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Comment What would they do in Sweden? (Score 4, Interesting) 218

Well, what they do in Sweden for voting is still old-school paper ballots... in fact, to a former North American it is almost a bit scary as the political parties are allowed to hang around the polling stations handing out polling slips... yes, you use a specific polling slip for the party you want to vote for, and the well-organized and well-funded parties will sometimes send out the voting slips ahead of time! What they also have in Sweden is a national ID system - everyone has an ID number that is used for everything - taxes, healthcare, picking up packages from the post office - everything! And tied to that system are the major bank systems, many of which us a Bank-ID token which you load on your computer to allow online tax submissions, health insurance claims, parental leave (hello 480 days paid leave!), etc. The online part of the ID validation is based on either a single-use scratch bankcard or a keypad that you insert your bankcard into, which you enter a validation code, your PIN, and then it returns a validation code. So, my guess is that switching to e-voting in Sweden would be a breeze, and the security would definitely be strong. Now that I think about it, no idea really why there is no e-voting here yet - heck, you can file your taxes by SMS here!

Submission + - Could your car be hacked?

Pat Attack writes: I think most of the people who read Slashdot know that if it has circuitry, it can be hacked. Well the good folks over at CNN have an article about the potential for your car to be hacked. This article lists the potential damage that could be done, proof of concept work, as well as a few scary scenarios. My mom reads CNN and is a Luddite. I expect to hear from her today. She'll probably tell me my new car with bluetooth is unsafe.

Submission + - Helmets Inspired by Brain Fluid to Offer Better Impact Protection (

Zothecula writes: Inspired by the fluid that wraps your brain in a protective, wet blanket, Multi-directional Impact Protection System (MIPS), which is the name of both the technology and the company behind it, claims to offer superior protection for your head. Major helmet manufacturers are starting to turn on to what is self-hailed as the "next generation" of helmet design.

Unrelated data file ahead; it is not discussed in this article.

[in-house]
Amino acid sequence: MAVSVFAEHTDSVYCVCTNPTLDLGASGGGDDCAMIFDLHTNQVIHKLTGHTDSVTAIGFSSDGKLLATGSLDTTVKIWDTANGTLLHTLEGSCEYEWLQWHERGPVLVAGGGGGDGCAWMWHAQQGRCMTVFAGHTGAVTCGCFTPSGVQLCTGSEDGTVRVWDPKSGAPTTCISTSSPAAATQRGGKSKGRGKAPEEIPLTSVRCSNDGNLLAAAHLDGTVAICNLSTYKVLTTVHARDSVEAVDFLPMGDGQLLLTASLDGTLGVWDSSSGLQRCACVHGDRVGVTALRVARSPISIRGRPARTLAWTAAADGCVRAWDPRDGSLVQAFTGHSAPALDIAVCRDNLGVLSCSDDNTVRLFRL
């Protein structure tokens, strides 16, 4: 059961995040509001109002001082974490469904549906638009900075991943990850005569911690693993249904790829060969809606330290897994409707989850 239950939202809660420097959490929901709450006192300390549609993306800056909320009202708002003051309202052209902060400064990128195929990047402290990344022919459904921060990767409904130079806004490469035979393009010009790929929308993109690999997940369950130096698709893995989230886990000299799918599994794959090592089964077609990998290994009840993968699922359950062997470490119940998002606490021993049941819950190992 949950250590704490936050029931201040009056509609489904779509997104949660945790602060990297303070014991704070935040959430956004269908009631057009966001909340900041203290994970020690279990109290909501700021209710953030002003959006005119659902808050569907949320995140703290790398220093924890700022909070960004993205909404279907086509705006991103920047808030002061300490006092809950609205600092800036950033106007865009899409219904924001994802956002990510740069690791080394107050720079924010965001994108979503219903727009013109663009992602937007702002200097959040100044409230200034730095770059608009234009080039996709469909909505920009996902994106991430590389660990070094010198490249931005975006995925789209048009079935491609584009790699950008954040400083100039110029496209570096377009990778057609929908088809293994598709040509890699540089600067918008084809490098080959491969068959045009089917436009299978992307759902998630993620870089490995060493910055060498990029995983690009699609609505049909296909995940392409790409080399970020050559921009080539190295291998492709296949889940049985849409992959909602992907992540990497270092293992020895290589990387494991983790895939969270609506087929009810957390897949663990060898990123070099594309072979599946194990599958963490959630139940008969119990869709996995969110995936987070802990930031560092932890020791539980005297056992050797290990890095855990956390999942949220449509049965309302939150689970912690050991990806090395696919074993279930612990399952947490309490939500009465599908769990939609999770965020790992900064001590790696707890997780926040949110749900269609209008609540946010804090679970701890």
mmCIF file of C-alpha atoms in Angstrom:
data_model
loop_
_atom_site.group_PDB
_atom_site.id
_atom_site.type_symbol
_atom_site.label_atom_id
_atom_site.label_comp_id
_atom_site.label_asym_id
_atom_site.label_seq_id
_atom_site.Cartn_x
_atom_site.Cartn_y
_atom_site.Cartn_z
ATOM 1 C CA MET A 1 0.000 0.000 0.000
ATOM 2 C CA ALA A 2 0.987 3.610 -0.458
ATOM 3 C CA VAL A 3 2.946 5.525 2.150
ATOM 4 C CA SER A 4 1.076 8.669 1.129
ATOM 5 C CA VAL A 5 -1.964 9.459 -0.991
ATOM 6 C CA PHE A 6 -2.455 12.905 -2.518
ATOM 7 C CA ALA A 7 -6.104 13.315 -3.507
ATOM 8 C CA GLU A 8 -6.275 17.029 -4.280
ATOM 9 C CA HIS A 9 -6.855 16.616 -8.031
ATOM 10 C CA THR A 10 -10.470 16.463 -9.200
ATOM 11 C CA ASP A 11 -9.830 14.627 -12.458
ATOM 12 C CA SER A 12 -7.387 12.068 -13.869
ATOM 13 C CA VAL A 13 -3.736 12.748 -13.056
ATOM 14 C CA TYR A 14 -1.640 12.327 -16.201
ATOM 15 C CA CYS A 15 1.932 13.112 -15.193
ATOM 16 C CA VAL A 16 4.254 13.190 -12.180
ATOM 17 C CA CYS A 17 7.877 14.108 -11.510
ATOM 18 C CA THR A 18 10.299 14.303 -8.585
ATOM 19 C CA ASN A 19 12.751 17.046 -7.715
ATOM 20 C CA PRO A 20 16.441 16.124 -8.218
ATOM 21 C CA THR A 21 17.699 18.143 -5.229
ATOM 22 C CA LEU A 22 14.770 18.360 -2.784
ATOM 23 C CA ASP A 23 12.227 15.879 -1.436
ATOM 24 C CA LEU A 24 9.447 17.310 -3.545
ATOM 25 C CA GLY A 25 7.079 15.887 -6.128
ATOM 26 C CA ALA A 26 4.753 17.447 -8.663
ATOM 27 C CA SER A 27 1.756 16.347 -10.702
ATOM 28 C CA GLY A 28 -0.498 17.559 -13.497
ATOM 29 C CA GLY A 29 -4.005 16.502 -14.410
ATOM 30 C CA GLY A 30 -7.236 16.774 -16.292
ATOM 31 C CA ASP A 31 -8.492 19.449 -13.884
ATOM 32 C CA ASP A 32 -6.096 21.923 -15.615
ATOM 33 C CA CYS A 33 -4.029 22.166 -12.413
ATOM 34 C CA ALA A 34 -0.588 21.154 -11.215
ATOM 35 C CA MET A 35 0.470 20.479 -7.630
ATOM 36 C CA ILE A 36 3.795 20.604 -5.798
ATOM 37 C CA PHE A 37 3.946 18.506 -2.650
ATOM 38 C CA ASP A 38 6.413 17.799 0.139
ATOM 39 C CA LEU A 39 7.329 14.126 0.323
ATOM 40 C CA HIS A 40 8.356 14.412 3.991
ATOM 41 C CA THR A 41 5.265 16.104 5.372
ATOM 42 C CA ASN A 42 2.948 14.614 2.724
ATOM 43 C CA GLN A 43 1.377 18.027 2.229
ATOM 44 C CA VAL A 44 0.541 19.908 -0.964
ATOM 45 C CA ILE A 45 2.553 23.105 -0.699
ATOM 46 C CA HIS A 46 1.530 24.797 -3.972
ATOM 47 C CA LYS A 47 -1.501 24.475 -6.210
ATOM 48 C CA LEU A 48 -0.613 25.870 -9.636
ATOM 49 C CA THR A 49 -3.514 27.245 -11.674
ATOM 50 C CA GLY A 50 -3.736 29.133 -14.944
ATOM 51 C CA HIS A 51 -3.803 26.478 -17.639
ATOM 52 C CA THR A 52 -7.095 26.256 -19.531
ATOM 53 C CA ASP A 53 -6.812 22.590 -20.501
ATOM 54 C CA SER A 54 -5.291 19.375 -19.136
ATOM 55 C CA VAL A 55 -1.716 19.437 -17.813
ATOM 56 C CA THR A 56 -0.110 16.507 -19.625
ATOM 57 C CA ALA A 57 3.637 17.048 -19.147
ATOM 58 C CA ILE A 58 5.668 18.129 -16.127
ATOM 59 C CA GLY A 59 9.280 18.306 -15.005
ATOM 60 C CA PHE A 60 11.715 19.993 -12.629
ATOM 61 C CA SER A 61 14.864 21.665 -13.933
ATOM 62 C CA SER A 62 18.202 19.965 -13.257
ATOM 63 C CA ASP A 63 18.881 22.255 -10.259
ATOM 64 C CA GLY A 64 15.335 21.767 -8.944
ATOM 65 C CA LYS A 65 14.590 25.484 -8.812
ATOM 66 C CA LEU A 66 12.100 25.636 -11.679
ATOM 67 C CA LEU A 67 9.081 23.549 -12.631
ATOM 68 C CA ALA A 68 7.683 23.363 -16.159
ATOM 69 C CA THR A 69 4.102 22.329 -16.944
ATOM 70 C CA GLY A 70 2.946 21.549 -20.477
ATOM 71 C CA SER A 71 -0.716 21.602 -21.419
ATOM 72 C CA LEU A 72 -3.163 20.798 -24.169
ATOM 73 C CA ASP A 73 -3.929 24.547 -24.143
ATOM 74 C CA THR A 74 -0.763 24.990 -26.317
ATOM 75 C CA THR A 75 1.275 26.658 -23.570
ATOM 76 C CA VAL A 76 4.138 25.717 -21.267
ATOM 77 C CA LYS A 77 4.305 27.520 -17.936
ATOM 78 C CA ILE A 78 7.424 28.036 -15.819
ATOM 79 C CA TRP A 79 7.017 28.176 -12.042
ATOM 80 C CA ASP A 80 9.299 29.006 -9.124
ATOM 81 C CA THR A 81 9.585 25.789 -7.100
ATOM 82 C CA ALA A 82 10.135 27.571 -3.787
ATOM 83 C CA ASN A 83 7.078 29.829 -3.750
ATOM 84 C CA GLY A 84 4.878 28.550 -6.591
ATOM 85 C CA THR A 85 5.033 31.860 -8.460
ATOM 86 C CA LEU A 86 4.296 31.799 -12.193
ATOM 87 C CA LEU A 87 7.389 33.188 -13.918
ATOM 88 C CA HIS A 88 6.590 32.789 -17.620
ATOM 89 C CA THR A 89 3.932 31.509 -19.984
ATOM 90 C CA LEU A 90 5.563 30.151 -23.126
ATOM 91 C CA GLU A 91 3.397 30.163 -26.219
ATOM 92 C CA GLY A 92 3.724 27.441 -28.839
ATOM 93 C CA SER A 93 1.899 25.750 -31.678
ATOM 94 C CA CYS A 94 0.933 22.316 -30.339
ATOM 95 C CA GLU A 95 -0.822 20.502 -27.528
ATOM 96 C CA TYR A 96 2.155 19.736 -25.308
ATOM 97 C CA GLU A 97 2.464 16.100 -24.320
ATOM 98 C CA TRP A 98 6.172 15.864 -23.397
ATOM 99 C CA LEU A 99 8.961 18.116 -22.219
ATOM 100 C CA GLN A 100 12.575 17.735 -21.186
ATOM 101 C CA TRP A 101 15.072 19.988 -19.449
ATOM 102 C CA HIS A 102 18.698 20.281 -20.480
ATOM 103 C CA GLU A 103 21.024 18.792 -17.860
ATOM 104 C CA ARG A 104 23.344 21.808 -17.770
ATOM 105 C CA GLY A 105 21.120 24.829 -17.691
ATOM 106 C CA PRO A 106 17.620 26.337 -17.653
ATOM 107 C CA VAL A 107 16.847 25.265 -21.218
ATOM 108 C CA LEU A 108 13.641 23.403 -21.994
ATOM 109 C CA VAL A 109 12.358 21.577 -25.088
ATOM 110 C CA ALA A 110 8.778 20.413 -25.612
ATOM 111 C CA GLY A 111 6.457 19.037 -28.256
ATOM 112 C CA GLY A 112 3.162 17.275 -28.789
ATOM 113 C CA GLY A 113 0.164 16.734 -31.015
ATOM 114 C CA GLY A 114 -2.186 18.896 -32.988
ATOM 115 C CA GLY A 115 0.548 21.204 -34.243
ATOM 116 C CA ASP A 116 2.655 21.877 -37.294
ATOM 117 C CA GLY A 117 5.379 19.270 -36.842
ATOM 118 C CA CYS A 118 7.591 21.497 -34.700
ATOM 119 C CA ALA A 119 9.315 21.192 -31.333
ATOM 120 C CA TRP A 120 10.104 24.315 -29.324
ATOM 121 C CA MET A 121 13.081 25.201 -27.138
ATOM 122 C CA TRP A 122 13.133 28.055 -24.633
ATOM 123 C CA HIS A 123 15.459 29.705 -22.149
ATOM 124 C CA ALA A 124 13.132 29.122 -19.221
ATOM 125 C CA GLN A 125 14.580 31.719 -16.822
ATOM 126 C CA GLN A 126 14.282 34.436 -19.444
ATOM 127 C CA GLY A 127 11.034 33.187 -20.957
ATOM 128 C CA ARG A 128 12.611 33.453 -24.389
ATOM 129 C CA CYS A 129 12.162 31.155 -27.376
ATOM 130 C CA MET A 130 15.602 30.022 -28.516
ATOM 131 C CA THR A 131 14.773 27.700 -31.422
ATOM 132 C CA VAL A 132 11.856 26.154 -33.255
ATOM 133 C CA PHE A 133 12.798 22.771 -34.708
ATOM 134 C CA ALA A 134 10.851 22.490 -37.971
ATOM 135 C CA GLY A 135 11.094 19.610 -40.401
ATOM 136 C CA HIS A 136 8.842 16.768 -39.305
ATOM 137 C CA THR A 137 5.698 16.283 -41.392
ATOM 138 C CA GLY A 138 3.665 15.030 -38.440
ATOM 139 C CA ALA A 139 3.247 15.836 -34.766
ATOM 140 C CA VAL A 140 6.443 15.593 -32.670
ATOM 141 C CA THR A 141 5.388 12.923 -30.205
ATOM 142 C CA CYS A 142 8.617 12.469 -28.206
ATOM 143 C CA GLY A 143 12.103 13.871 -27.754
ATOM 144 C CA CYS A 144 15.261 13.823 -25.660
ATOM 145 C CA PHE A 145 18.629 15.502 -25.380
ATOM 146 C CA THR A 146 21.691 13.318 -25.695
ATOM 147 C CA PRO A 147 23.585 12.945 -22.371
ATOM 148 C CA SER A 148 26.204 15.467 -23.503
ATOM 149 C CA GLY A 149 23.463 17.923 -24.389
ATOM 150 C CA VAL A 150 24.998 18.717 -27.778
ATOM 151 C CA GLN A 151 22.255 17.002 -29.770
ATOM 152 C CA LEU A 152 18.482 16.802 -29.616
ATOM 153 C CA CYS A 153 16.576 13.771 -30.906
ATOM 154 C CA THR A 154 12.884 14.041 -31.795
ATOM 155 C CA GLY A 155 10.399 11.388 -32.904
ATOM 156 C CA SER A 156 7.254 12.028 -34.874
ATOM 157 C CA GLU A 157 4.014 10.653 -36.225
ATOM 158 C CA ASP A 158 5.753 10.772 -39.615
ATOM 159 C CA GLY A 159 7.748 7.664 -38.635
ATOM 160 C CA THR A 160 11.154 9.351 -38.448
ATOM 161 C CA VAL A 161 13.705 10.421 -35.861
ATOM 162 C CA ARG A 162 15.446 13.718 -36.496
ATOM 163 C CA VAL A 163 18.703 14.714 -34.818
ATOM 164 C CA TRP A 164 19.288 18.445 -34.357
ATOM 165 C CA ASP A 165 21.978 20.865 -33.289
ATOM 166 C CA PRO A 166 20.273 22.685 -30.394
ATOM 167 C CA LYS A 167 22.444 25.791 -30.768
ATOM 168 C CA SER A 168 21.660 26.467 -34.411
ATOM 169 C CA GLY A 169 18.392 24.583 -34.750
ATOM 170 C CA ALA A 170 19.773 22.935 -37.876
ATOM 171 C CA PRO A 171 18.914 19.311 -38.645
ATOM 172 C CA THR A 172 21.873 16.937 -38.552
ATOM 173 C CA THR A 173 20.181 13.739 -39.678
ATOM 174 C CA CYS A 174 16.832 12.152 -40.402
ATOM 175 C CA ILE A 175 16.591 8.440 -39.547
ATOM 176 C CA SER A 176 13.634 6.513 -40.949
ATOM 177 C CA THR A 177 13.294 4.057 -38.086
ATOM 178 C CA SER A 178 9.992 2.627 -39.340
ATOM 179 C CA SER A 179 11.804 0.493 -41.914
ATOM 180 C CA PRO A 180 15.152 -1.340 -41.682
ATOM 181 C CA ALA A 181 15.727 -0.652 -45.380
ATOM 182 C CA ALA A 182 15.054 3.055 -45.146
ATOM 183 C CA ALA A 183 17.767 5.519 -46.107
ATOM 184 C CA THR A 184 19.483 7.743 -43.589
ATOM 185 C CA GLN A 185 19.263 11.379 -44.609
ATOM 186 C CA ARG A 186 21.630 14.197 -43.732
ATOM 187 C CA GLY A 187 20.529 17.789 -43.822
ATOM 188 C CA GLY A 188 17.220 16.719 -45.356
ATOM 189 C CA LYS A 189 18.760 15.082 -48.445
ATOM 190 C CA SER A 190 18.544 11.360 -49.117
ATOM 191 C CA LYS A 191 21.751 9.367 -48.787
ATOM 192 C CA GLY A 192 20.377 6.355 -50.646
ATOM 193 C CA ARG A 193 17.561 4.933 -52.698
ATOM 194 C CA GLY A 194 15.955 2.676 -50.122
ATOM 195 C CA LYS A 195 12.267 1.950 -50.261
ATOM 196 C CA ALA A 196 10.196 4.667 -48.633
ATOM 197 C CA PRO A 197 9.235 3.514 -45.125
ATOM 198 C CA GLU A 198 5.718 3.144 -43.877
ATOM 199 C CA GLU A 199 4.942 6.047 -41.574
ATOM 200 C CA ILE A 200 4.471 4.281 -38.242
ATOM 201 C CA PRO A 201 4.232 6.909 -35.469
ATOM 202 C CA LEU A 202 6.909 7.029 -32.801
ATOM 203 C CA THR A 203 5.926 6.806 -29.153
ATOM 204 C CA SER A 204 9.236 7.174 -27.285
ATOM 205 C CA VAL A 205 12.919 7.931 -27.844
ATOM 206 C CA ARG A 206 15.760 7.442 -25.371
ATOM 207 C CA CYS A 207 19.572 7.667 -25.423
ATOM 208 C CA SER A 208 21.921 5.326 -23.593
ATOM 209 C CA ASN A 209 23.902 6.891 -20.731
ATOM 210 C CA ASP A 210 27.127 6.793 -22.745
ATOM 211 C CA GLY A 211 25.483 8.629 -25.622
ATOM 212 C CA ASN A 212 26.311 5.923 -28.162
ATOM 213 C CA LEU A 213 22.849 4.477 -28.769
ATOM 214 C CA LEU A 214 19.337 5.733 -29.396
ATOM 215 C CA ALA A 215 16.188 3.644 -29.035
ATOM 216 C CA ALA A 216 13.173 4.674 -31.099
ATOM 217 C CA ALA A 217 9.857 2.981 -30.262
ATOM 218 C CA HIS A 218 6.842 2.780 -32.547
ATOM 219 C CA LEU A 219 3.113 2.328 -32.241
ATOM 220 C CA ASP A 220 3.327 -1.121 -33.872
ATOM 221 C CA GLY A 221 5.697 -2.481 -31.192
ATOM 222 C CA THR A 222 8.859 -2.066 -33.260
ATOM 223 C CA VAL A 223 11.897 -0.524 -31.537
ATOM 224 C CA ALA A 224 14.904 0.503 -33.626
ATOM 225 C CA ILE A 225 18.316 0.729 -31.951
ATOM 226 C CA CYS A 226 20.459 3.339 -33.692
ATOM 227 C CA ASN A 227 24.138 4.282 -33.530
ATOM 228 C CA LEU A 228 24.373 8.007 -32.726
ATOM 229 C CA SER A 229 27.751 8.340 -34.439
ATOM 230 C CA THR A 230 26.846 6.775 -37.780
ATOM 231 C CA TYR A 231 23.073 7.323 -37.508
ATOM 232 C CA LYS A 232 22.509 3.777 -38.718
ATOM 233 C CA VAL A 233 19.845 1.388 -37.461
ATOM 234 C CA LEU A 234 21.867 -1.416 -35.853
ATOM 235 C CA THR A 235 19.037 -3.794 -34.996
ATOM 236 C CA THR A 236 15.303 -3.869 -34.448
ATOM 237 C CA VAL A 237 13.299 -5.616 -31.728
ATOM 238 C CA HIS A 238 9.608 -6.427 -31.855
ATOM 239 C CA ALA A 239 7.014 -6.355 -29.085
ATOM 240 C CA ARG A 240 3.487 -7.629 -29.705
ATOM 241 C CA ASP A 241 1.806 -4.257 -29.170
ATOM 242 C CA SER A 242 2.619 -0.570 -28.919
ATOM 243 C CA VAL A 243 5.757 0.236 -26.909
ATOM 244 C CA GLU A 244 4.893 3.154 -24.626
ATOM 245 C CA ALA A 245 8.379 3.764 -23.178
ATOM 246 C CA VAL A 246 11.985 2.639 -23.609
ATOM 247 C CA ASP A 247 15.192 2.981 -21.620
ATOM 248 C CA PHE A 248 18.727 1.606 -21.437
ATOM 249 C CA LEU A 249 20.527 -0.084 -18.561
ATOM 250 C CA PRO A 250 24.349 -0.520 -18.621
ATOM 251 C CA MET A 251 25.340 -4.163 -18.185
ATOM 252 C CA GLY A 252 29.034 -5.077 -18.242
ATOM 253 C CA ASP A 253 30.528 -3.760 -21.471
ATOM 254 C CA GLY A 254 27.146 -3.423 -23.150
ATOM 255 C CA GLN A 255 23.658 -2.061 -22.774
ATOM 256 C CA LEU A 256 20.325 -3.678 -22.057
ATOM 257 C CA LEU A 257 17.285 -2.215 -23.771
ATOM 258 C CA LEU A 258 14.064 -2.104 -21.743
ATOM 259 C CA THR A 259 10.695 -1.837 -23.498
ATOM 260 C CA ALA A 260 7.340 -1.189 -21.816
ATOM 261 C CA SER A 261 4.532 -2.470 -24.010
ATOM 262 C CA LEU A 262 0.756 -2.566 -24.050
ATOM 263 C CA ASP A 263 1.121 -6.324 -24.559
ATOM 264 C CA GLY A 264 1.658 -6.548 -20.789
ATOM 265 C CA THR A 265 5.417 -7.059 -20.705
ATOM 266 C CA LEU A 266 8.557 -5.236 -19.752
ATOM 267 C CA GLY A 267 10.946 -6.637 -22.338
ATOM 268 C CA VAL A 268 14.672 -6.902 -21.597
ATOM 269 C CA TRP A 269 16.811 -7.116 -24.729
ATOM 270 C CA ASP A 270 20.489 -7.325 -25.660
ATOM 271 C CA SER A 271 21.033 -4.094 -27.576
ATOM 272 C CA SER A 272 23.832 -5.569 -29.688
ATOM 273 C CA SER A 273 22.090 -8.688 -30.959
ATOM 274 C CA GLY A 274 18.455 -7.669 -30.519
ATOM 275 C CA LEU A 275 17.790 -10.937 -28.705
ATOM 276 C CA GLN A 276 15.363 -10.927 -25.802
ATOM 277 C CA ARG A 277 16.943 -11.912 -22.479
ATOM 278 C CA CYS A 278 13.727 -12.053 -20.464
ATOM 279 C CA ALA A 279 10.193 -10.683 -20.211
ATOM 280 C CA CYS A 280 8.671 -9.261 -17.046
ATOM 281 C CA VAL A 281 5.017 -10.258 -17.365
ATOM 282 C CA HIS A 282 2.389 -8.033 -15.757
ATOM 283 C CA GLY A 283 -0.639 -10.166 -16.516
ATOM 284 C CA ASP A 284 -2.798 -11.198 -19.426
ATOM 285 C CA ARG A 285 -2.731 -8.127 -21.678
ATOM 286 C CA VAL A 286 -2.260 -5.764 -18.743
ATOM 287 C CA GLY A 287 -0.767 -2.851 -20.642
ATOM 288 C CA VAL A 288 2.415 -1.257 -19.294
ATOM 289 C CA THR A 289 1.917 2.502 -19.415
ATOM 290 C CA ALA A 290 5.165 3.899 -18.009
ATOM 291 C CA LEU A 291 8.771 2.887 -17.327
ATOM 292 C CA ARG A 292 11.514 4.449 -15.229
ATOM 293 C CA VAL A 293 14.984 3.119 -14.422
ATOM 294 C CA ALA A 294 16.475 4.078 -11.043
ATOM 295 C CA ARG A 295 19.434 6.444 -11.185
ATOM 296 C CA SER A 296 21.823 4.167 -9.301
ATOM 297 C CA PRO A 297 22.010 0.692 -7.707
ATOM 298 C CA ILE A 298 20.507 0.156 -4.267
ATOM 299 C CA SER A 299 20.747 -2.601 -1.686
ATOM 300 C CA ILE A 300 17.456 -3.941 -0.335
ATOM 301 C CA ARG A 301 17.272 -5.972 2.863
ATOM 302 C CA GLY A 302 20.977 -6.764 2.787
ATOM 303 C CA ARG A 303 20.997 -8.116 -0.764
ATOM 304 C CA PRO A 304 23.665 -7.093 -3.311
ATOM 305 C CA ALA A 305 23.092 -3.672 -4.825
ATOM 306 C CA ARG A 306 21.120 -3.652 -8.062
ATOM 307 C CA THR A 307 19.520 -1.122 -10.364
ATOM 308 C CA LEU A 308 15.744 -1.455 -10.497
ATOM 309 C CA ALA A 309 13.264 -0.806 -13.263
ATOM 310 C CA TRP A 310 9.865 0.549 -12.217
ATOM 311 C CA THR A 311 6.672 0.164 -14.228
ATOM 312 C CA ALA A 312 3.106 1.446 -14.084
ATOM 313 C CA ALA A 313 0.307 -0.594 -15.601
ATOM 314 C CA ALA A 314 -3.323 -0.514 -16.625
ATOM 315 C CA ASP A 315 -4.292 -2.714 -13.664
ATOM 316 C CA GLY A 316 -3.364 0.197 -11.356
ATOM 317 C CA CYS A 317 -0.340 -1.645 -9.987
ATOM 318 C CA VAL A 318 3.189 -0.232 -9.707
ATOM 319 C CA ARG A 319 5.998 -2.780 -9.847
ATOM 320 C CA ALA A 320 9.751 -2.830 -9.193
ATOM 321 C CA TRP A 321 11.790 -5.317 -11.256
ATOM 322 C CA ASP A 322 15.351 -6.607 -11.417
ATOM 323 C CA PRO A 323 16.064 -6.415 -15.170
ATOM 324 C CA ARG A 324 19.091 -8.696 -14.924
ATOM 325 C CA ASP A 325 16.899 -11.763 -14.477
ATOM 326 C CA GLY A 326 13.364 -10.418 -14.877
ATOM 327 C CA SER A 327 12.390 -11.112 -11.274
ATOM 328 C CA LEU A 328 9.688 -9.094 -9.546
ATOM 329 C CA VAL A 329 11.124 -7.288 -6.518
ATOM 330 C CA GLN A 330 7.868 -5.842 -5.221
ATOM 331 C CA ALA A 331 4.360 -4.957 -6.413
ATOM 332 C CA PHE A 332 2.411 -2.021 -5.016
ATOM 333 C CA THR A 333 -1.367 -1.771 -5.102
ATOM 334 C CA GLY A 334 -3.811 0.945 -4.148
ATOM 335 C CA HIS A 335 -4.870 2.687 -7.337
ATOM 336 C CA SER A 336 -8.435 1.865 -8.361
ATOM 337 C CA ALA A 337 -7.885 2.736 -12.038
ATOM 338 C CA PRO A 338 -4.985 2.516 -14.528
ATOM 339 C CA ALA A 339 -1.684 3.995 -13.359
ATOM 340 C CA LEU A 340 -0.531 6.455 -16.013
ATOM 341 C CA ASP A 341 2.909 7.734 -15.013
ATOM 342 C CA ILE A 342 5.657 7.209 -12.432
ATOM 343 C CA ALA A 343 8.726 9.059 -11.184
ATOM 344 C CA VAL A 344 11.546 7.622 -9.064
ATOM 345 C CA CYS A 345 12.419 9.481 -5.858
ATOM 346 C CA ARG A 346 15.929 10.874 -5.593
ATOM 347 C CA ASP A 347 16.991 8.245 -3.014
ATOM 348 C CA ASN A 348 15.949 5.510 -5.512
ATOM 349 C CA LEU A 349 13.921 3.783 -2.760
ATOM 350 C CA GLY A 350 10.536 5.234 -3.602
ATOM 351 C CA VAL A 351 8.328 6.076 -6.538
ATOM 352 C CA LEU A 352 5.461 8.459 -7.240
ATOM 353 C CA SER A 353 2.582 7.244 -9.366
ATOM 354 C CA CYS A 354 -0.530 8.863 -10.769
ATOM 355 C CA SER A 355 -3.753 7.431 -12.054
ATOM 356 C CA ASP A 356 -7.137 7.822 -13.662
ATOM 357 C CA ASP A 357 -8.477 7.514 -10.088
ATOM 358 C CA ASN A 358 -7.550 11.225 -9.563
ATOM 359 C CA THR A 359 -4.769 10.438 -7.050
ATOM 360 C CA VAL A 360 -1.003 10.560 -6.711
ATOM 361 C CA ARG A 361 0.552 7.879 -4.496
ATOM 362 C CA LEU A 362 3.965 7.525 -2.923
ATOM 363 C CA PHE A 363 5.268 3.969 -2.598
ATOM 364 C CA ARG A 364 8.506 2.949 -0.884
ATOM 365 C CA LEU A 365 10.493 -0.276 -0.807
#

Submission + - Major drop in internet traffic after new law ( 1

iamnot writes: "The new IPRED law came into effect in a big way in Sweden on April 1st. A news report has come out showing that internet traffic dropped by 30% from March 31st to April 1st. A lawyer from the Swedish anti-piracy agency was quoted as saying that the drop in traffic "sends a very strong signal that the legislation works". Is the new law, which allows for copyright holders to request the identification of people sharing files, truly curing people of their evil ways? Or perhaps it is just taking some time for Swedish downloaders to figure out the new IPREDator VPN system from The Pirate Bay."

Comment Re:mixed feelings about this (Score 1, Interesting) 702

Agreed. While some people fret about modern society approaching the dystopia of 1984 , I think it's scary that technology has moved to the point where government could easily do even more to hold citizens down. Orwell didn't foresee electronic tracking devices that could follow you wherever you go. In the book, the protagonist got a break from the telescreen for a few hours by walking down to a remote place. Now, even this means of privacy isn't guaranteed.

42,642 people died in 2006 in the USA from vehicle crashes. If requiring a GPS in every vehicle would help reduce this number, and also protect citizens from the occasional police harassment, why not? And for those not fond of the government knowing so much about them, do like I do - ride a bicycle to work! Of course, maybe GPSing bicycles is the future too...

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